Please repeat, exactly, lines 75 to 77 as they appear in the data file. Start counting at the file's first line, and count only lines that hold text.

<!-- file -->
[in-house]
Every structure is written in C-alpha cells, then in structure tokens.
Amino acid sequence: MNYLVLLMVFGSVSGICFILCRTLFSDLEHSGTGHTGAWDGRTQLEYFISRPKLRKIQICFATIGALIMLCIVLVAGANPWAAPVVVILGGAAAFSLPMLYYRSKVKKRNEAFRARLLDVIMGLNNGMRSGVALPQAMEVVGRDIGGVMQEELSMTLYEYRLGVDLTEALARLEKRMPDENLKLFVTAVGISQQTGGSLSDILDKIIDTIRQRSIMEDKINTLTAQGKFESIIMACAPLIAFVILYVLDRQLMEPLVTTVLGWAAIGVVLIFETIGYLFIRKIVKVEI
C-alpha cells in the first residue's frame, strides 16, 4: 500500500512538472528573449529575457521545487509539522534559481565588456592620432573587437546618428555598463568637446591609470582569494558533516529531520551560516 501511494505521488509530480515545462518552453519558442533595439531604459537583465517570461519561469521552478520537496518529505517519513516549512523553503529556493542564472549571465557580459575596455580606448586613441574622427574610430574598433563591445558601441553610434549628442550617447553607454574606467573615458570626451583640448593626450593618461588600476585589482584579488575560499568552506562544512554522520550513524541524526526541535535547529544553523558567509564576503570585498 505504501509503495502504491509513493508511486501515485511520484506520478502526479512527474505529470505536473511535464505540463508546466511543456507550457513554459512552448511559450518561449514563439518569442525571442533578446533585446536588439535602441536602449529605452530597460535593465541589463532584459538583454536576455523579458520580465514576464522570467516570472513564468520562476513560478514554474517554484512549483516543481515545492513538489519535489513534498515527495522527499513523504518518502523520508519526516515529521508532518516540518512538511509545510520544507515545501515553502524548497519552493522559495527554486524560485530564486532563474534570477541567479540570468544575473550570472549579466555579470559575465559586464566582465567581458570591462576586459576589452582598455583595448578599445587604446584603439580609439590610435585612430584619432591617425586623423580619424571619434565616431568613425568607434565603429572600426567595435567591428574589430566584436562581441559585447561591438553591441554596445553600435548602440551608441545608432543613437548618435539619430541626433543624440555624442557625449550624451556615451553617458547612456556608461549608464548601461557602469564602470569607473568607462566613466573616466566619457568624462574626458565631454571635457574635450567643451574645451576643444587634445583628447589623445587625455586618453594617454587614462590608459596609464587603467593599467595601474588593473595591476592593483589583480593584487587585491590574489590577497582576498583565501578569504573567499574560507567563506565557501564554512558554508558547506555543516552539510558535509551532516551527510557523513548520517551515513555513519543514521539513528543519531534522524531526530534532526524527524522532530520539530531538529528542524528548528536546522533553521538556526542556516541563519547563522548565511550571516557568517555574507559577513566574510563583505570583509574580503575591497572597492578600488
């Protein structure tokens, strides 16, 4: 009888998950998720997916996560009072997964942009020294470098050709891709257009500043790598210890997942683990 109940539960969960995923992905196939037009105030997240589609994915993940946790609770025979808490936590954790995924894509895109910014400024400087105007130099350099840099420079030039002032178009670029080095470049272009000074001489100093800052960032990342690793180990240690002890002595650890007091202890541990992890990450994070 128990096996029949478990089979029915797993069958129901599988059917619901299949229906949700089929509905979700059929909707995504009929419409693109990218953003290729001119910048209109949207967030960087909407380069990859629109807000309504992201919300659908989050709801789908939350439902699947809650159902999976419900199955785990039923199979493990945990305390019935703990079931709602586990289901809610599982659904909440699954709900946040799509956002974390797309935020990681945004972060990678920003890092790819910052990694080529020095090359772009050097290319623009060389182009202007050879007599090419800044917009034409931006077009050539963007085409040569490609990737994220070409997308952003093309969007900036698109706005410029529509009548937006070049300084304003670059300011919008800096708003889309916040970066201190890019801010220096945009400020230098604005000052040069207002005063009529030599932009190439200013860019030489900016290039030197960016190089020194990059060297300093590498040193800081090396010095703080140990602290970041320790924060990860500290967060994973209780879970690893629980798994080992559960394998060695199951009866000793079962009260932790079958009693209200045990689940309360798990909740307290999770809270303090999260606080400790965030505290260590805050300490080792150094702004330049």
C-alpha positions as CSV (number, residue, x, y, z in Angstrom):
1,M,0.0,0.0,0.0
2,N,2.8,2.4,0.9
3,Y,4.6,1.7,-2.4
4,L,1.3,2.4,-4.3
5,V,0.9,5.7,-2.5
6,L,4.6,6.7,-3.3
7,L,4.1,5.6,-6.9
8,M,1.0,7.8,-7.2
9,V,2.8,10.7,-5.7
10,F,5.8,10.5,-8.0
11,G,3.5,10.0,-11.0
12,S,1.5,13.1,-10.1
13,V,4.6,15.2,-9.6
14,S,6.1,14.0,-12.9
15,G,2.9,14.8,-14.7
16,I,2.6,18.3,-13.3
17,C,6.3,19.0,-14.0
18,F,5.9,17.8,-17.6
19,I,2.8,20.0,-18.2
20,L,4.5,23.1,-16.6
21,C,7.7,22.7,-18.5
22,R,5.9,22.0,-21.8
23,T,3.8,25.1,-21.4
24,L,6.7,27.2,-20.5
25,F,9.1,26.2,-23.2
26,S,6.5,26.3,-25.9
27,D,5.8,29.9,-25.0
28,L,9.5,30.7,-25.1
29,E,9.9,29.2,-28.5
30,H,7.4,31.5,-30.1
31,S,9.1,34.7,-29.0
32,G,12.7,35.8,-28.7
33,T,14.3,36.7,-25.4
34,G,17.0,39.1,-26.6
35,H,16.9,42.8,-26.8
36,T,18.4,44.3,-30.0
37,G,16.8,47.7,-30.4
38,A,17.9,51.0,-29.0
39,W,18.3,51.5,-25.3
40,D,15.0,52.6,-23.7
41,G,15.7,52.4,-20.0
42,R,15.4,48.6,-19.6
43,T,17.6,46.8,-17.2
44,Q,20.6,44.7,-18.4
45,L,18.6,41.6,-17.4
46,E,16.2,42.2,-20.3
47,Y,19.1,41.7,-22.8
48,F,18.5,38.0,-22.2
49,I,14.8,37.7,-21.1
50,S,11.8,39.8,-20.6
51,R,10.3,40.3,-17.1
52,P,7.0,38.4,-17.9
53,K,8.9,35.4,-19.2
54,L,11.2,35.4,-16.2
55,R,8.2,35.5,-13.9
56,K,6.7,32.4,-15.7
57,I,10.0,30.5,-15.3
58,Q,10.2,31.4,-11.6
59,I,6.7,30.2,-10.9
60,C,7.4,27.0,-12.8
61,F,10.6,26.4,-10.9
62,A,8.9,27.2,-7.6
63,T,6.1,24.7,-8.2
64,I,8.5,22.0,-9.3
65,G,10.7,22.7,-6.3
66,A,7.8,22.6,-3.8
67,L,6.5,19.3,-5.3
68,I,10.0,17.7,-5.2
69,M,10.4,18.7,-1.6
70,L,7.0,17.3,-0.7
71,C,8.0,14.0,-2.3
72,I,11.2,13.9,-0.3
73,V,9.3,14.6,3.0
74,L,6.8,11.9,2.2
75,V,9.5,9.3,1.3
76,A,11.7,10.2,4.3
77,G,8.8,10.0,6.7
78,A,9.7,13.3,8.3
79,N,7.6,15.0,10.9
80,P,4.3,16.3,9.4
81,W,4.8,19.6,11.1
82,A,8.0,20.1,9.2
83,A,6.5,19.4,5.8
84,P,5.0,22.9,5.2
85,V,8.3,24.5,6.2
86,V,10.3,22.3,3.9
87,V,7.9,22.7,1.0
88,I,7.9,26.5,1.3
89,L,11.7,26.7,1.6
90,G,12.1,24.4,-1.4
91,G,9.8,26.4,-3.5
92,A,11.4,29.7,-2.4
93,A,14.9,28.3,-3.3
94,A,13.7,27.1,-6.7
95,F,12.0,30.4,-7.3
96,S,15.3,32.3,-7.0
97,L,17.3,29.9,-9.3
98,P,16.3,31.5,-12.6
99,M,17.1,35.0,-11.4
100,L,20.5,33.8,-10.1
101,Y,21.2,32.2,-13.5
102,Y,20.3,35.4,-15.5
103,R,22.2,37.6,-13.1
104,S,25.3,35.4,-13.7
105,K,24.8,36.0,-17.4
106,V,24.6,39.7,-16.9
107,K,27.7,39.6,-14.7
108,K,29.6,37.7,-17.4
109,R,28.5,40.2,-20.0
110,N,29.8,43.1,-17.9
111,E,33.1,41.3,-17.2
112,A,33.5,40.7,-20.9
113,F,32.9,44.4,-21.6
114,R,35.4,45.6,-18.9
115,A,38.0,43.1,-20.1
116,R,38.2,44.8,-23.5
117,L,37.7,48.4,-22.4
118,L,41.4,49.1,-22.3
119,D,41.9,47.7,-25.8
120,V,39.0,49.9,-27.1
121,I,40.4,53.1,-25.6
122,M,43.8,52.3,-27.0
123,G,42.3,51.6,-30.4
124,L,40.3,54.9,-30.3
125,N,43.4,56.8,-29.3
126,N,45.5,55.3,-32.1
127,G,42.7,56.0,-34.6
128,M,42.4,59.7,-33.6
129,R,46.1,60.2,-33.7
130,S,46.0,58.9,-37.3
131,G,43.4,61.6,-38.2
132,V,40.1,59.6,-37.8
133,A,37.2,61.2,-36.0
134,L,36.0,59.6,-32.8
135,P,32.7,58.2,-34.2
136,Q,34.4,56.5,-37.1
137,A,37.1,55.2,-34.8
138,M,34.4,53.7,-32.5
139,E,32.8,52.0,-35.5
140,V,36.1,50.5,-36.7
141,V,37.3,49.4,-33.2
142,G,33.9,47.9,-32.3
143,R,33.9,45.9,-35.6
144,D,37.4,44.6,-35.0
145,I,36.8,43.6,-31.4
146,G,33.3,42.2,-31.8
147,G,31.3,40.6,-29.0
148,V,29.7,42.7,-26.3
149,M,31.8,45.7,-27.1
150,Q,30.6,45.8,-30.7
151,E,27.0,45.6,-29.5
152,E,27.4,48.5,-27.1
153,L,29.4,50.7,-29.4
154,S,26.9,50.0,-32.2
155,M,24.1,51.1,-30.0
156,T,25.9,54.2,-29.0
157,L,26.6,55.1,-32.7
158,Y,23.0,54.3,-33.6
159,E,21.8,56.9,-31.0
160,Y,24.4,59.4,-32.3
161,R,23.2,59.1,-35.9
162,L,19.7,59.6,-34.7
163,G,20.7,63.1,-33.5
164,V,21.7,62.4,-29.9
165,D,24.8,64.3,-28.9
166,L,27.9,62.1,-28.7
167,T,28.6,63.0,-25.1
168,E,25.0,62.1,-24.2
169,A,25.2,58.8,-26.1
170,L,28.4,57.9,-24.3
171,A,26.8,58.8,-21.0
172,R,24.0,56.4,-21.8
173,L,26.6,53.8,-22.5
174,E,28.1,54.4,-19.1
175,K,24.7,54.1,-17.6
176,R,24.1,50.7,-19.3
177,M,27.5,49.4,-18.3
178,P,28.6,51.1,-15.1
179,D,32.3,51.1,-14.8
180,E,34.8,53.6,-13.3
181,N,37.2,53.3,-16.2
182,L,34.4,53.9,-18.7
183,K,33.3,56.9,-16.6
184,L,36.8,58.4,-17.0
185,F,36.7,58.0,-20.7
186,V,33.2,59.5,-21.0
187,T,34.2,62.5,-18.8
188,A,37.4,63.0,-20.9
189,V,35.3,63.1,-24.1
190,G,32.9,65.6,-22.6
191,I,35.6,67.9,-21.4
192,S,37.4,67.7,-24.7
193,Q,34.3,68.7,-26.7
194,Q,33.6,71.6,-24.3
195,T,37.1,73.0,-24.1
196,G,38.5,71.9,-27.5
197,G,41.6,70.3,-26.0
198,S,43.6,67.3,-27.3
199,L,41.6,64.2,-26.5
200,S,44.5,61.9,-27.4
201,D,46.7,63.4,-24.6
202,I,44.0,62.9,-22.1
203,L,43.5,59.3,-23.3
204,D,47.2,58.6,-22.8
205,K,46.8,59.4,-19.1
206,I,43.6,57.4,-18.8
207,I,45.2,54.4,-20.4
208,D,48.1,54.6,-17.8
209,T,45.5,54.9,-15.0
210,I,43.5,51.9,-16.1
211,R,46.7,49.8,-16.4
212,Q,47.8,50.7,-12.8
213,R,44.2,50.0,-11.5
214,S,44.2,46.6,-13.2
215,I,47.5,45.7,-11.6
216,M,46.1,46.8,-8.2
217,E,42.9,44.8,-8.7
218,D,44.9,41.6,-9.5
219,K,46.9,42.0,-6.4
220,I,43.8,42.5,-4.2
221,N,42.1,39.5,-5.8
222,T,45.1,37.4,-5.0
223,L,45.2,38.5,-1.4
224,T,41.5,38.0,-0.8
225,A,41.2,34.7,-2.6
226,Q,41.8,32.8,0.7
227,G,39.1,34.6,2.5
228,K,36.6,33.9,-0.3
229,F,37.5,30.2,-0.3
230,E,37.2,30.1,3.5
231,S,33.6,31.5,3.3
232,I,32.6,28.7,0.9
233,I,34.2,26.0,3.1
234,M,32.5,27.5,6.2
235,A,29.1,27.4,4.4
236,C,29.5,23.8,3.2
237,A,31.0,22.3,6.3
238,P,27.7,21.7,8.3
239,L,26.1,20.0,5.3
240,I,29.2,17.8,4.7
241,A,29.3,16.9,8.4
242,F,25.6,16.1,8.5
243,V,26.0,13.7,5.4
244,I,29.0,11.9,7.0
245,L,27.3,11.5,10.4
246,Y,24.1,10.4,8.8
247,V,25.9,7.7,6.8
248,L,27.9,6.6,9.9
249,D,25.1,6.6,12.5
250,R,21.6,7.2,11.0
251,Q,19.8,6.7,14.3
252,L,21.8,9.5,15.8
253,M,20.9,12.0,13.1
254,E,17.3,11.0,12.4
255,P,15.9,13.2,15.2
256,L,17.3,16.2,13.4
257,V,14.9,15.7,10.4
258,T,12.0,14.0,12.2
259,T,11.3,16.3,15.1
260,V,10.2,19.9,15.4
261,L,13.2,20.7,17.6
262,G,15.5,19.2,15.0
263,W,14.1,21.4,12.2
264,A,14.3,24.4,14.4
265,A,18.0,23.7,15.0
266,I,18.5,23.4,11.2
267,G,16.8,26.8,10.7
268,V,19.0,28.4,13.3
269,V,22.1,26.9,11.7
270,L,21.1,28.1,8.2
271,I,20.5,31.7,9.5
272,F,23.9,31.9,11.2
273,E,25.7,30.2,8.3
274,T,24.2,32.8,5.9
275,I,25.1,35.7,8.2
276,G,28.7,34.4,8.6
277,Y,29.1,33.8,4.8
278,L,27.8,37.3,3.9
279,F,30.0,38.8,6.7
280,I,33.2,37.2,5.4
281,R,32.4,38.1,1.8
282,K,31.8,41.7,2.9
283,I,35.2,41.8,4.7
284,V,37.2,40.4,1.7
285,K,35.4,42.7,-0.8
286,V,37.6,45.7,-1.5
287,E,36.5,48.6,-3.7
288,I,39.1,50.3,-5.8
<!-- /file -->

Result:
69,M,10.4,18.7,-1.6
70,L,7.0,17.3,-0.7
71,C,8.0,14.0,-2.3